Five California residents have sued Facebook for allegedly violating their right to control the commercial use of their names with its "Friend Finder" feature, which suggests friends for people based on their email contacts.
"On information and belief, the persons whose names and likenesses are used to promote Friend Finder have not actually consented to use of their names and likenesses to endorse Facebook's Friend Finder service," the plaintiffs allege in a complaint filed Monday in U.S. District Court in San Jose.
They argue that Facebook displays their names and photos in ads to other users in order to convince them to use the Friend Finder. "To promote the use of its Friend Finder service, Facebook has, and continues to, post the names and likenesses of a user's friends on that user's Facebook.com page, using words to the effect that the user's friends 'found friends using the Friend Finder,' and suggesting that the user also 'Give it a try!'"
What's more, the plaintiffs argue, in some cases Facebook is incorrect when it says that particular members used Friend Finder. "A number of users have posted complaints on Facebook.com and other pages, saying that the names, photographs and likenesses of people who never used the service were wrongfully used to promote Friend Finder," the lawsuit alleges.
In addition, the consumers allege that Facebook misappropriates their names and images by sending emails to their contacts who aren't currently using the service. It's not clear what the basis for this allegation is; Facebook, unlike some other social networking sites, isn't known to use members' email addresses to solicit non-members.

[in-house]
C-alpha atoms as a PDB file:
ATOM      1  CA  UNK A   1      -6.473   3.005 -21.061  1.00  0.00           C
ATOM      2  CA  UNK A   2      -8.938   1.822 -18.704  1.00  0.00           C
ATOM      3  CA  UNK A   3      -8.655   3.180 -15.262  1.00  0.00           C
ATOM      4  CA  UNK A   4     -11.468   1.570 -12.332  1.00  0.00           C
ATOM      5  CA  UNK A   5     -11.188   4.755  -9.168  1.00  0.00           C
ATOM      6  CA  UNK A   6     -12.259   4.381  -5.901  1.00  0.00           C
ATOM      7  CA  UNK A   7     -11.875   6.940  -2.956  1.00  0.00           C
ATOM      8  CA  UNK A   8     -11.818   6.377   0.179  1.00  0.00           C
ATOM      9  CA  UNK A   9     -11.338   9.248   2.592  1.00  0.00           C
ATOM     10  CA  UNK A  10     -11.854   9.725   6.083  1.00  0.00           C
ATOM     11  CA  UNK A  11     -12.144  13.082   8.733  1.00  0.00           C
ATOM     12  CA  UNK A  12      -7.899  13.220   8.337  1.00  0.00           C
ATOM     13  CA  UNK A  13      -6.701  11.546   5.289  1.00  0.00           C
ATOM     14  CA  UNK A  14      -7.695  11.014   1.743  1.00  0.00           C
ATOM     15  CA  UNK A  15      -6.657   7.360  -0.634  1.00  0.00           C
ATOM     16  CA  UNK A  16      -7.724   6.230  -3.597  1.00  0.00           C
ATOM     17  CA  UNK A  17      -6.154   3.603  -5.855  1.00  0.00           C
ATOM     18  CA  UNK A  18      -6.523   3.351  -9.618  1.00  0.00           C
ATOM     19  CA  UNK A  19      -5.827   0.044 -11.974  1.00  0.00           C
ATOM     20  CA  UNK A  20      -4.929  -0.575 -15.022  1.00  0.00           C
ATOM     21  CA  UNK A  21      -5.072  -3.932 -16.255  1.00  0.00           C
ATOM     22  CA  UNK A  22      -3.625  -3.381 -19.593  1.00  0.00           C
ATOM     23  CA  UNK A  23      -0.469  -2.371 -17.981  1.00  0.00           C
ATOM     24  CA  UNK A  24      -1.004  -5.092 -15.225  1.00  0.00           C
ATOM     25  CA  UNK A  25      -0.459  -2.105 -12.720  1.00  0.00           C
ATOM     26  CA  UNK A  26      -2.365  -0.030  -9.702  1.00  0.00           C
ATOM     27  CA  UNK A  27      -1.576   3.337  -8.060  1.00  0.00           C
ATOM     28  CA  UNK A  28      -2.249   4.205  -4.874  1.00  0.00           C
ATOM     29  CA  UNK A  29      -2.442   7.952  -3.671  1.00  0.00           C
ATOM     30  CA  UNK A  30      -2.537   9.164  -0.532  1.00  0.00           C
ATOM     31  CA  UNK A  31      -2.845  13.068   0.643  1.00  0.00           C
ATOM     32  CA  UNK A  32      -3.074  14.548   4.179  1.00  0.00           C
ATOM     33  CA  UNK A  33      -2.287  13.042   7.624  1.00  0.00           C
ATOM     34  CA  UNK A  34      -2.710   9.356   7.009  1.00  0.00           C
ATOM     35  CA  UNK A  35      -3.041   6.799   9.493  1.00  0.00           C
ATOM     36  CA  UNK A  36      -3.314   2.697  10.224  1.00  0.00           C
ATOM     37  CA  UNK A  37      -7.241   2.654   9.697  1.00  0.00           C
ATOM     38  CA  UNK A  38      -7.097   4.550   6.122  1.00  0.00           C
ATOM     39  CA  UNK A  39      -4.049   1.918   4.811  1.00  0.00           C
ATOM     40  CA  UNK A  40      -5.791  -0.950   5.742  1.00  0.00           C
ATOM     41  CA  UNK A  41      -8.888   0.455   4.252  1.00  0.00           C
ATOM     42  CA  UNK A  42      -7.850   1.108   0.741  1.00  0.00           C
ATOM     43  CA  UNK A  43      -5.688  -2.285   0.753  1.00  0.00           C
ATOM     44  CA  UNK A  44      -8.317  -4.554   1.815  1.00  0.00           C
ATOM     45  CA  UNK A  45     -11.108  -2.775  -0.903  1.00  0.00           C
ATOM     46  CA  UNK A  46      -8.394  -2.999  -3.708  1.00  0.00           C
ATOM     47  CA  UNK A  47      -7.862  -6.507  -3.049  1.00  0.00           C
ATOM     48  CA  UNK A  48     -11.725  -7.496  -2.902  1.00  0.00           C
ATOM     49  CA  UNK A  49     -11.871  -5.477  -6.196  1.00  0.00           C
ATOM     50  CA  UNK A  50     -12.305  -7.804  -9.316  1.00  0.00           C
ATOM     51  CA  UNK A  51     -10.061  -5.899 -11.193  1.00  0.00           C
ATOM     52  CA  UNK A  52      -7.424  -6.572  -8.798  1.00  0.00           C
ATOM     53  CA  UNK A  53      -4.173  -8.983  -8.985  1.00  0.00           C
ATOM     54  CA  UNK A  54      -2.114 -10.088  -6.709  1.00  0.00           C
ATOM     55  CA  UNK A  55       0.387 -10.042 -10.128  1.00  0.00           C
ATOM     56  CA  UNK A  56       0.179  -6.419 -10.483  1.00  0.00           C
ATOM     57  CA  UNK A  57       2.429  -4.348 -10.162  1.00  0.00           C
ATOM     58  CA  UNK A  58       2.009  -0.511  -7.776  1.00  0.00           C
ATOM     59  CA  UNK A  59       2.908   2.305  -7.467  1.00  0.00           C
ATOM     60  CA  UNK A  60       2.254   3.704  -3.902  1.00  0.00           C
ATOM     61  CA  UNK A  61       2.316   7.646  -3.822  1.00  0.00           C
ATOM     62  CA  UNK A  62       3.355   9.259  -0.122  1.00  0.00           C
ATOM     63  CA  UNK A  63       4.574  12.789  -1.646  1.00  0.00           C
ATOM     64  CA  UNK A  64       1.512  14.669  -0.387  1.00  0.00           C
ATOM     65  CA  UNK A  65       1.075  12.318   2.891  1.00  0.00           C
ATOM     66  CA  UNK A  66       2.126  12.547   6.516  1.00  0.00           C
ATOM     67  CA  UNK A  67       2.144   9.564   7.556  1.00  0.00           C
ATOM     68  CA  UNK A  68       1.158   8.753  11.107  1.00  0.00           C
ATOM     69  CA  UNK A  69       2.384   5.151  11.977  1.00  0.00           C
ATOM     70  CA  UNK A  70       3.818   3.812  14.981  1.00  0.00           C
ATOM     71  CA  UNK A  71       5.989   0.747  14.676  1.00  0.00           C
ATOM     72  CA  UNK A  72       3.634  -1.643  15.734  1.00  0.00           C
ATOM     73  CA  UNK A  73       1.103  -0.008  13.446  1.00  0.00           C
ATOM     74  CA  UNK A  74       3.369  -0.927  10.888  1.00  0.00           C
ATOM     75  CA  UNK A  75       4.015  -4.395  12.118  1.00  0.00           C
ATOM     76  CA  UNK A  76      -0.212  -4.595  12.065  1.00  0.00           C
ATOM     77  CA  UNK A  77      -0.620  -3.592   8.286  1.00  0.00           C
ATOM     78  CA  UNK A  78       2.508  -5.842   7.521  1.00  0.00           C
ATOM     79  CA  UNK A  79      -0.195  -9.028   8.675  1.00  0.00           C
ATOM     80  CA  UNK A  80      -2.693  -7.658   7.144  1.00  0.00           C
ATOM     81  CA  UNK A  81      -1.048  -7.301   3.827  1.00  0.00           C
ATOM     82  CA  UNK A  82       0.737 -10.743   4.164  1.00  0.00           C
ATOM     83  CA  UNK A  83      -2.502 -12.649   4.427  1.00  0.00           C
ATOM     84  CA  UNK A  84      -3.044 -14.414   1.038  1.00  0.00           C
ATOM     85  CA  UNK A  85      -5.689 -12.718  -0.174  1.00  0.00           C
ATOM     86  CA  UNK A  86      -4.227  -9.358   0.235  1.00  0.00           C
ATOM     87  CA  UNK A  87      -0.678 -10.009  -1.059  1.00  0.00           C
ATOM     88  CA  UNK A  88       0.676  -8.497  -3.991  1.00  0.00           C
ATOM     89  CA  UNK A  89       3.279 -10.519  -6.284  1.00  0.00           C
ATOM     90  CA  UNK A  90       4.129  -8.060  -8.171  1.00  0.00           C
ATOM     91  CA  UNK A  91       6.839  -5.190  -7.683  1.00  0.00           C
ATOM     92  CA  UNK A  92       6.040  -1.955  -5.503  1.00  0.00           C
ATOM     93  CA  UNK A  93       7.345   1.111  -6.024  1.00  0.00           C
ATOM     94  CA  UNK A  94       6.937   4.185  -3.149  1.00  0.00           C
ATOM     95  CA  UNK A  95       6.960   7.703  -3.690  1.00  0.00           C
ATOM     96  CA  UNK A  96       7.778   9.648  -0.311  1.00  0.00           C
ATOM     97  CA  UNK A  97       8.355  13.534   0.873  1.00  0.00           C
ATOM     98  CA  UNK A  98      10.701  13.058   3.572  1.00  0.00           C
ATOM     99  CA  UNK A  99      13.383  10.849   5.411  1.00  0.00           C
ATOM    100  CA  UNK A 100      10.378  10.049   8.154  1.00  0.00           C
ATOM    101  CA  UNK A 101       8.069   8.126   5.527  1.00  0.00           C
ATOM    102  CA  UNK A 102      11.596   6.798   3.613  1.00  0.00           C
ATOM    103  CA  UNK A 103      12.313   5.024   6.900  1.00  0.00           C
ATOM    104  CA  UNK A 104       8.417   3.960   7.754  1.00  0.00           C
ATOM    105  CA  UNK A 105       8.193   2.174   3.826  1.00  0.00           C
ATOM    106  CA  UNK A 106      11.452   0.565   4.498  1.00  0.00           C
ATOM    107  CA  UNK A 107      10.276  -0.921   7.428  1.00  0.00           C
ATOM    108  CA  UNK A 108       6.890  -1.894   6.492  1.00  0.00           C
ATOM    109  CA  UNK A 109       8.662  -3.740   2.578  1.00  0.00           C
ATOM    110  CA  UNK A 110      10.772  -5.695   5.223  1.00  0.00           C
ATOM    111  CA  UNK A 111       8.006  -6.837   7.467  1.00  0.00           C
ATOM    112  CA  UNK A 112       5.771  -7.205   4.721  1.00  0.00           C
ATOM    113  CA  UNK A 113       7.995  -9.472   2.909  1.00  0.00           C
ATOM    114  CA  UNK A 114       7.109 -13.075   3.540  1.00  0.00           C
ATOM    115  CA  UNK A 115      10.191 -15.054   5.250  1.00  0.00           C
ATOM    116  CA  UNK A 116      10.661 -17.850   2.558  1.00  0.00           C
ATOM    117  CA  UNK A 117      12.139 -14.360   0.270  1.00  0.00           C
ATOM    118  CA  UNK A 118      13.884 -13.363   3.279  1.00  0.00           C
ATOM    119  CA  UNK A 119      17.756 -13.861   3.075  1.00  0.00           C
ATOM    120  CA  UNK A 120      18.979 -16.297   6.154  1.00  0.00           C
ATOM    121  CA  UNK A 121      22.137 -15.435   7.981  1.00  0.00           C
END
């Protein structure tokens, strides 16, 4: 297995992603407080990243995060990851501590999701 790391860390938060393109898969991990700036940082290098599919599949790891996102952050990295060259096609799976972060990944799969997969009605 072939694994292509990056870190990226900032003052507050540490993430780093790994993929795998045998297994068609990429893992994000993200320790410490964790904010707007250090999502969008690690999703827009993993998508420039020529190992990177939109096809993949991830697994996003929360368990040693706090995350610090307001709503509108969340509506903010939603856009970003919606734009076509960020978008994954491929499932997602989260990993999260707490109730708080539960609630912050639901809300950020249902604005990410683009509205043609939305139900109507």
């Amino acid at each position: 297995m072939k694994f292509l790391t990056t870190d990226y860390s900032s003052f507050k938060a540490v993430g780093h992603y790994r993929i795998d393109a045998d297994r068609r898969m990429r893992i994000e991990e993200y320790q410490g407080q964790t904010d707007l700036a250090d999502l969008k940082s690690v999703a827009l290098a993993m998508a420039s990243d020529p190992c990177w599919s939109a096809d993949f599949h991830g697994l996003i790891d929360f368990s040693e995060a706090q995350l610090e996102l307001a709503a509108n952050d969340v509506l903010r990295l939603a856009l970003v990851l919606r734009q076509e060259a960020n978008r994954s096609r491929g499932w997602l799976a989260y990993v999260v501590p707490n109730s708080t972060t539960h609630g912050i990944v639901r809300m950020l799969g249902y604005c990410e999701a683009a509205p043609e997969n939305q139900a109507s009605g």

Facebook says the case is without merit and that it will fight the lawsuit vigorously.
The plaintiffs argue that Facebook's efforts to convince people to use Friend Finder violate a California law that prohibits companies from using people's names or photos in ads or promotions without their consent.
But Bill McGeveran, a law professor at the University of Minnesota, says that whether Facebook violated California law in this case appears murky. He says it likely depends on several factors, including whether the people who Facebook said used Friend Finder actually did so. If so, he says, "it would be a stretch" to hold Facebook liable for telling members which of their friends used the feature. One reason is that people who actually use Friend Finder have probably consented to Facebook telling others that information.
But if Facebook is spreading false information about who is using Friend Finder, the company might potentially be infringing on people's right to control the commercial use of their images, given that individuals who haven't used the service also haven't consented to promote it.
Even so, McGeveran says, Facebook still wouldn't be liable under California law unless its messages about Friend Finder were deemed ads. The answer to that question "is ambiguous at best," he says, adding, "Facebook certainly would have a decent argument that it is not."
That unresolved question also shows how difficult it is to apply pre-Internet laws to modern media, he says. "A lot of law is written from the perspective of a world where it's really easy to tell what's an ad and what's not," he says. "Online, generally, it's increasingly difficult to tell what's an ad."